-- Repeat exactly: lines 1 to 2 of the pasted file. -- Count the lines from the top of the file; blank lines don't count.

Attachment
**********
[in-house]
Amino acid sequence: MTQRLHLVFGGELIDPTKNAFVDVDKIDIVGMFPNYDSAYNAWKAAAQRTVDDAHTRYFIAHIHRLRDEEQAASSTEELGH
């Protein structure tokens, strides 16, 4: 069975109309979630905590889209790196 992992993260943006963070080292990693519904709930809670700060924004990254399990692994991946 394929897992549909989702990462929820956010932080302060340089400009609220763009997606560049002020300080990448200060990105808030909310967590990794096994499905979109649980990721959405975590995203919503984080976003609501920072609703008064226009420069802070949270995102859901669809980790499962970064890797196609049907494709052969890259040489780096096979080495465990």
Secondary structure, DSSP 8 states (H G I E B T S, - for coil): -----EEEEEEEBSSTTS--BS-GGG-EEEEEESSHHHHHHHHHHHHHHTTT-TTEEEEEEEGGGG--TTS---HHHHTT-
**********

[in-house]
Amino acid sequence: MTQRLHLVFGGELIDPTKNAFVDVDKIDIVGMFPNYDSAYNAWKAAAQRTVDDAHTRYFIAHIHRLRDEEQAASSTEELGH